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The Slipping Season

It’s been a very subtle thing, since around Christmas time of last year. This feeling, this slow knowing that things were starting to slip. Intangible, largely indescribable things. Inside, Outside.

After my grandmother’s funeral last winter, my father pointed out that one of my eyes looked larger than the other. Everyone else assured me that I was fine, my eyes are fine, everything is fine. Just a swollen eye that looked funny after a day of crying at a funeral. Nothing more.

At his suggestion, I had thyroid blood work done, just in case. Everything came back normal.

Still, every few weeks, I’d wipe the condensation from the mirror after a shower and stare at my naked face, see it, and then part my hair to cover that eye more than the other. But, it was only vanity. Nothing more, just one eye that suddenly seemed ever-so-slightly like, really, just the tiniest bit, more prominent.

But then, in May on our second day waking up in Bucharest, I caught my reflection in the mirror and was completely perplexed. Had I been bitten by a spider? Was I allergic to something in the hotel? Had I slept funny? I wrapped ice cubes in thin paper towels and held them to my eye until streams of cold water slid down to my elbow and my skin was pink. But the swelling remained.

Portraits-02932

Over the course of the year, I’ve been mentally and emotionally shifting, too. My thoughts can’t seem to hold still. My body can’t stop moving, though it’s simultaneously been fatigued to the point of wanting to just lie on the mat and not get up, mid-workout.

Something is slipping.

Soon, by the time we were home and wedding season was in full swing, my eye had started to hurt, like a stray lash that won’t leave, or a grain of sand, scratching with each blink. I finally made an appointment with my PCP, who sent me to an optometrist.

I can’t focus, it’s like it’s slipping when I try to find where to focus, I told the optometrist. It’s the only way I can describe it. It’s not exactly blurry, it’s just…it’s just slipping. Like how my brain has become foggy and muddled, my eyes are having trouble locking down and focusing. Sure enough, my prescription has changed, in just that eye. Convinced he saw a mass of tissue growing above my eyeball, he referred me for a biopsy.

These past two weeks, I’ve been in waves of emotional anxiety and fatigue, unable to focus mentally or physically on anything. I’ve basically been driving Vinnie insane.

Normally pretty calm and confident, I’ve become nervous, over mundane things. Driving to visit with friends last week, I fought waves of nervousness that I’d never experienced before, a pit like the swelling of your heart and gut when you’re at the top of a roller coaster and fear the impending fall. That was me, watching other cars switch lanes on 93. Like cars do.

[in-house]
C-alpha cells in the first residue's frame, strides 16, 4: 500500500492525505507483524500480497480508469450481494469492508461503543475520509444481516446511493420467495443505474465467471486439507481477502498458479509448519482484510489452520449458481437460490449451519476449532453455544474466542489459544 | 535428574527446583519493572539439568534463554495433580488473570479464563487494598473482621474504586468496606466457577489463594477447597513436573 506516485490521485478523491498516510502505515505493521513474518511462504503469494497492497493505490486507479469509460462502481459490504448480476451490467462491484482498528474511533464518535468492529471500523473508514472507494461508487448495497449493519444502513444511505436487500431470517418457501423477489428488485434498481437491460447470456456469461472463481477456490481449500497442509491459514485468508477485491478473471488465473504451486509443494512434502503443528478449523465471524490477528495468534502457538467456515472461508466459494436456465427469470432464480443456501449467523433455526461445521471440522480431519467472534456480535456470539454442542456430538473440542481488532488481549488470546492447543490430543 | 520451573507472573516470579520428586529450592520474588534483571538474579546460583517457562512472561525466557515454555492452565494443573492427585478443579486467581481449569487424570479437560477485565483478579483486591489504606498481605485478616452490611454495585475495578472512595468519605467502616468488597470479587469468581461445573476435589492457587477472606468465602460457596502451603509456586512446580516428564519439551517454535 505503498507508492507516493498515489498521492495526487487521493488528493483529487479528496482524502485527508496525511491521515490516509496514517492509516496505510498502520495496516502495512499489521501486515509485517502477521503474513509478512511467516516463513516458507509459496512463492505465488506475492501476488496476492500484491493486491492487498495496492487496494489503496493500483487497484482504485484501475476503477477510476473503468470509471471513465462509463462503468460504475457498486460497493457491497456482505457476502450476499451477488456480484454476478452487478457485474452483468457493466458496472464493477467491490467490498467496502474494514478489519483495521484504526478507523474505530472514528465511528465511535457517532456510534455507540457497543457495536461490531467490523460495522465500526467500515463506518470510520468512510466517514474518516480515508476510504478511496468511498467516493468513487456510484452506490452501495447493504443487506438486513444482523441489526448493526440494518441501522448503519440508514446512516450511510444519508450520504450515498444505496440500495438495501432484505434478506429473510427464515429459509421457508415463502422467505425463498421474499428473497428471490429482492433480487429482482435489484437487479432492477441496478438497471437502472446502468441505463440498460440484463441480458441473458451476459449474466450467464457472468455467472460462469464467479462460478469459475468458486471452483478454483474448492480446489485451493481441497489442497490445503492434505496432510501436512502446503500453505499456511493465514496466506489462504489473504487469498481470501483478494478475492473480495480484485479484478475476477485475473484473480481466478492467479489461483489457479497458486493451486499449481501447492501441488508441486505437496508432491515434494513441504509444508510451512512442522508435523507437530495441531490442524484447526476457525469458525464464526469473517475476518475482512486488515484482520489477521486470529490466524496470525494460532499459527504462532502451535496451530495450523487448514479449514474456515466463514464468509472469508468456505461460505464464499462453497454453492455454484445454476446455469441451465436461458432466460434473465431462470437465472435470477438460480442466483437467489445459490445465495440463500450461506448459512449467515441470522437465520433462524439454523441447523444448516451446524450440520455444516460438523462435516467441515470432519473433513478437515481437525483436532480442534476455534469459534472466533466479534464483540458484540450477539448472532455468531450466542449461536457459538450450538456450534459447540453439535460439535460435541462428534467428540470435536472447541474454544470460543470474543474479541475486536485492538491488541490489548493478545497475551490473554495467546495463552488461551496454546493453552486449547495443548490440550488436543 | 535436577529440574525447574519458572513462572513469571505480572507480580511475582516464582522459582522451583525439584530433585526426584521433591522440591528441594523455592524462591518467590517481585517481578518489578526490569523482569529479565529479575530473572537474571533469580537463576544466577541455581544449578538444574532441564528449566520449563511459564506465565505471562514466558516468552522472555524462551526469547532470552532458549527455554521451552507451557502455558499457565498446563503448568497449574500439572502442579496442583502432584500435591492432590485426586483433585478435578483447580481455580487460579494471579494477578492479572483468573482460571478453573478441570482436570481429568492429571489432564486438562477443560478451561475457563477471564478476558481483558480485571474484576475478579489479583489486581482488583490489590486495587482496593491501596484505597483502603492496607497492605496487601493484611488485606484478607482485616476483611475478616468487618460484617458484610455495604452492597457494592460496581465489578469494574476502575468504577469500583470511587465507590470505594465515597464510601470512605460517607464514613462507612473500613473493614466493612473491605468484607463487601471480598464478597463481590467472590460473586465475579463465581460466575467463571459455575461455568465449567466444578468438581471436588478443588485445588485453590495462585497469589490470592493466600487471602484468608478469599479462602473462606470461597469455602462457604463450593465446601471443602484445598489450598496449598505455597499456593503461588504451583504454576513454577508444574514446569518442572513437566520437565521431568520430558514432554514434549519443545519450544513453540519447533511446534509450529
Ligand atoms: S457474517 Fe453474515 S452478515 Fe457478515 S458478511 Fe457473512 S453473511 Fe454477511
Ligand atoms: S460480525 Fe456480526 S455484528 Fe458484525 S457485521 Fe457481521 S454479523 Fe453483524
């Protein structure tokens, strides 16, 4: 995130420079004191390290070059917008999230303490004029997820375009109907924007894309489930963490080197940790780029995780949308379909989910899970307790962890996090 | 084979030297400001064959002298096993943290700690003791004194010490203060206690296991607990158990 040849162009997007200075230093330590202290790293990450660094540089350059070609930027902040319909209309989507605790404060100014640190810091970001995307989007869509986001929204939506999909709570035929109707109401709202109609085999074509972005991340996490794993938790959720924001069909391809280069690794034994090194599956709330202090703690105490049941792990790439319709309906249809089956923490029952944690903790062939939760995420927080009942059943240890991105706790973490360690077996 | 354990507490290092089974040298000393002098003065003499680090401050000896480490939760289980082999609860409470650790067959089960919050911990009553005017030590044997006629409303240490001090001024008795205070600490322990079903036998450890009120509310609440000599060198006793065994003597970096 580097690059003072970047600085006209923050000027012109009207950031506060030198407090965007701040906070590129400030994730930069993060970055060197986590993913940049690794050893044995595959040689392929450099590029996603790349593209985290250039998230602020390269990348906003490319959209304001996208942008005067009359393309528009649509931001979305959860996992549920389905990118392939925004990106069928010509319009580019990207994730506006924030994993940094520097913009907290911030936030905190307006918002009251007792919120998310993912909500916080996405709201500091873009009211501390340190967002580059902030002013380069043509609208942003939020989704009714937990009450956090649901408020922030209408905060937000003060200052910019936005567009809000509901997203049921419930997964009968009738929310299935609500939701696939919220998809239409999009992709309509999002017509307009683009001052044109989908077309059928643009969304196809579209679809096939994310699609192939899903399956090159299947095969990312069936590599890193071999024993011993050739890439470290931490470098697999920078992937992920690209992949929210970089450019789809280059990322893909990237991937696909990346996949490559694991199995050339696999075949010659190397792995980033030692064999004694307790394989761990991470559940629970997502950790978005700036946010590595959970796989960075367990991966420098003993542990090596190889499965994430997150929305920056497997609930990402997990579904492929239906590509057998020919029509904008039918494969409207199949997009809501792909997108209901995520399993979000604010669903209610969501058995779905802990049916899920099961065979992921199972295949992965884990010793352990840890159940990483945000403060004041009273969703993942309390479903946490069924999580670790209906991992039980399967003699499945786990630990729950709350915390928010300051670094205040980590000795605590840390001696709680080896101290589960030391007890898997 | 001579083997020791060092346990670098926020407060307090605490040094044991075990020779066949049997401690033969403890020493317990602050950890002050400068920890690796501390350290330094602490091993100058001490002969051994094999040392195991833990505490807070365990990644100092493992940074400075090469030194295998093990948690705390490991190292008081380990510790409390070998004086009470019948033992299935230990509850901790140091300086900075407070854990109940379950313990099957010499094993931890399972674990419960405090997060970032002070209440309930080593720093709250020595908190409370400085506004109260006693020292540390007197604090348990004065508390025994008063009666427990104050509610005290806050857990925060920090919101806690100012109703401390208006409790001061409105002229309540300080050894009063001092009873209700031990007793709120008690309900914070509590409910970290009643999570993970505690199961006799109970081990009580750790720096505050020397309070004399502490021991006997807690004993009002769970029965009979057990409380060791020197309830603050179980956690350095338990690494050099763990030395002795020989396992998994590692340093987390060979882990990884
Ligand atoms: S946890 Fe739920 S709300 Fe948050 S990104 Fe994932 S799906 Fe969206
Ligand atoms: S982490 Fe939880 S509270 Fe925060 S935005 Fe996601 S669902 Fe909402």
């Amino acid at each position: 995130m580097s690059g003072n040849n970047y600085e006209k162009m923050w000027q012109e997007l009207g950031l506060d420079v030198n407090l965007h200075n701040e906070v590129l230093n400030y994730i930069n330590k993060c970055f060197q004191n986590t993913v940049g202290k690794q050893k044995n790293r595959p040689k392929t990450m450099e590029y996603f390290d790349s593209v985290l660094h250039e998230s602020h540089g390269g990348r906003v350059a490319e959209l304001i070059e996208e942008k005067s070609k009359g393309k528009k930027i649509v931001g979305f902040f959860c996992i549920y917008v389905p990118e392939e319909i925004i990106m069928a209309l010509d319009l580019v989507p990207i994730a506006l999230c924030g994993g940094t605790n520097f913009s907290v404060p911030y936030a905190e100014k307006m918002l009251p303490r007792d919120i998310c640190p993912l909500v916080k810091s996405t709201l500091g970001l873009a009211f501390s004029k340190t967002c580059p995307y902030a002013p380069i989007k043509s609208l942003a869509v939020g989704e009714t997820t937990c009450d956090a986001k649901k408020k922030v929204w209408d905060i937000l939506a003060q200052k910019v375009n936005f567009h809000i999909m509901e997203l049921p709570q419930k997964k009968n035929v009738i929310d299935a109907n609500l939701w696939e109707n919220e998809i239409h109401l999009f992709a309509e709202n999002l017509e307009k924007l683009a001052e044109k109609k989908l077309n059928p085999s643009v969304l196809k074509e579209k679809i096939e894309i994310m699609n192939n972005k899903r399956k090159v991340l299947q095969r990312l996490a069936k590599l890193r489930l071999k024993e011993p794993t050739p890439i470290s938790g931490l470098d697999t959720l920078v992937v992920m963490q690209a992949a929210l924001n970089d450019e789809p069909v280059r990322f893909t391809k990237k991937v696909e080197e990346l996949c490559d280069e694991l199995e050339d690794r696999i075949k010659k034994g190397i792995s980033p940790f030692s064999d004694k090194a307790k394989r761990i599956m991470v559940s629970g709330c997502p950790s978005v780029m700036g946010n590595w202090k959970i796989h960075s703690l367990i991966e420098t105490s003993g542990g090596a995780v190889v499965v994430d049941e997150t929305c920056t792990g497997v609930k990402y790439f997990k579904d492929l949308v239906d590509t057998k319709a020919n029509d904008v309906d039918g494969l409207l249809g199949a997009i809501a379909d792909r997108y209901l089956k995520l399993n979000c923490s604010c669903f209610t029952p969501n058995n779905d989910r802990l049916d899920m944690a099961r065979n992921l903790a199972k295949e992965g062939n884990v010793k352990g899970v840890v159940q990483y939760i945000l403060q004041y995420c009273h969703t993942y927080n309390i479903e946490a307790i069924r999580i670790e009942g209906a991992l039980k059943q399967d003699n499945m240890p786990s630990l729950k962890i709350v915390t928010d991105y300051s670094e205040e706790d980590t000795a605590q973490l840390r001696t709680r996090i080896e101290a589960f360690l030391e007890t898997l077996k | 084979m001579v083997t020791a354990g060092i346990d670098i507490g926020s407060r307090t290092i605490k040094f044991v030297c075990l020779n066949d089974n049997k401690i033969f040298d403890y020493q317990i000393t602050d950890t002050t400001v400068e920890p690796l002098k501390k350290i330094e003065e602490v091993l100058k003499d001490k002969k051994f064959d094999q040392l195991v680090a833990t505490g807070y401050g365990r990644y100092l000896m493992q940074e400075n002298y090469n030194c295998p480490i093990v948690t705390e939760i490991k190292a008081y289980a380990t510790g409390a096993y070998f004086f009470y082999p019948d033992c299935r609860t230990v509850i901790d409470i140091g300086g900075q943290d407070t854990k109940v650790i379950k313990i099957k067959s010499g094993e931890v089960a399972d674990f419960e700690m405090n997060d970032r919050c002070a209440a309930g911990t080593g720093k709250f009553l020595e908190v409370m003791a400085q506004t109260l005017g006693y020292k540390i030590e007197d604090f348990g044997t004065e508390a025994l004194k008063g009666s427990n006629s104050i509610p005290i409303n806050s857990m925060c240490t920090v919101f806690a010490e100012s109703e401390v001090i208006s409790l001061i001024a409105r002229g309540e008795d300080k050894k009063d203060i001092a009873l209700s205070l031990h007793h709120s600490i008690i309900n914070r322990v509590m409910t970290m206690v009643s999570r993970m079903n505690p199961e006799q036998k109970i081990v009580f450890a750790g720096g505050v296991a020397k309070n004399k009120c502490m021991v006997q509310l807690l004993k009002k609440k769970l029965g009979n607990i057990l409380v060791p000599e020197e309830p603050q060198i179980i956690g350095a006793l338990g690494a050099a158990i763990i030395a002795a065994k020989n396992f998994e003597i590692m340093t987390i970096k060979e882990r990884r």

I blamed the nervousness on the fear of going for the biopsy. I blamed wedding season. I blamed the August heat and too many days of a houseful of kids and a dishwasher that broke and the impending school year yet to plan. I blamed it on anything.

Yesterday, after not sleeping all night, Vinnie drove me to Concord to meet with the ocular surgeon…and it turns out, it’s not a tumor and there is no need for a biopsy. My eye is more prominent, it is swollen, the lid is retracted, all of the things I’d been trying to convince myself were normal, that only I saw them…confirmed, and without the need for any sort of needle or knife coming near my eyeball.

Hallelujah.

(I think I was more terrified about the biopsy than I was about what it could mean if the results had been anything other than benign. I hate all things to do with eyeballs.)

Even better, based on all of the symptoms, the best guess, pending a few more tests and scans, is Thyroid Eye Disease (which can, in rare cases, present without having your thyroid actually be out of whack). Vinnie looked up the symptoms of this autoimmune disease while I sat and stared at a giant poster of the human eyeball, watching it get blurrier and fuzzier around the edges as my eyes dilated.

From the chair across the room, he chuckled, skimming over things like, “Symptoms include: Nervousness. Sensitivity to heat. Sweating. Restlessness. Fatigue. Insomnia. Inability to focus. etc” All of the ways that I had felt that I was slowly going crazy, that I’ve been slipping, explained in a simple diagnosis. And a treatable one, at that.

I don’t think anyone ever wants to be diagnosed with a disease, let alone one that impacts their vision (especially as a photographer) or one that can be chronic. But, when the alternative is a tumor…the sense of relief is downright euphoric.

And in the meantime, as we wait for the official diagnosis and treatment options, I’m learning to use my other eye to shoot with. Because, even though there’s an endgame in sight, there’s still life to keep living and living well, right here and now.

And I don’t have time to waste, slipping focus.

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About the Author

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Writer, Photographer, Wife, Mother to four rambunctious and amazing children.

4 Comments

  1. Brenda

    I love the way you write! Just like your photography you capture the essence . Keep me posted And if anything you need let me know

  2. TrappedinColorado

    I was on the edge of my seat as I read this. You writing is so superior to anything out there. You should be known.

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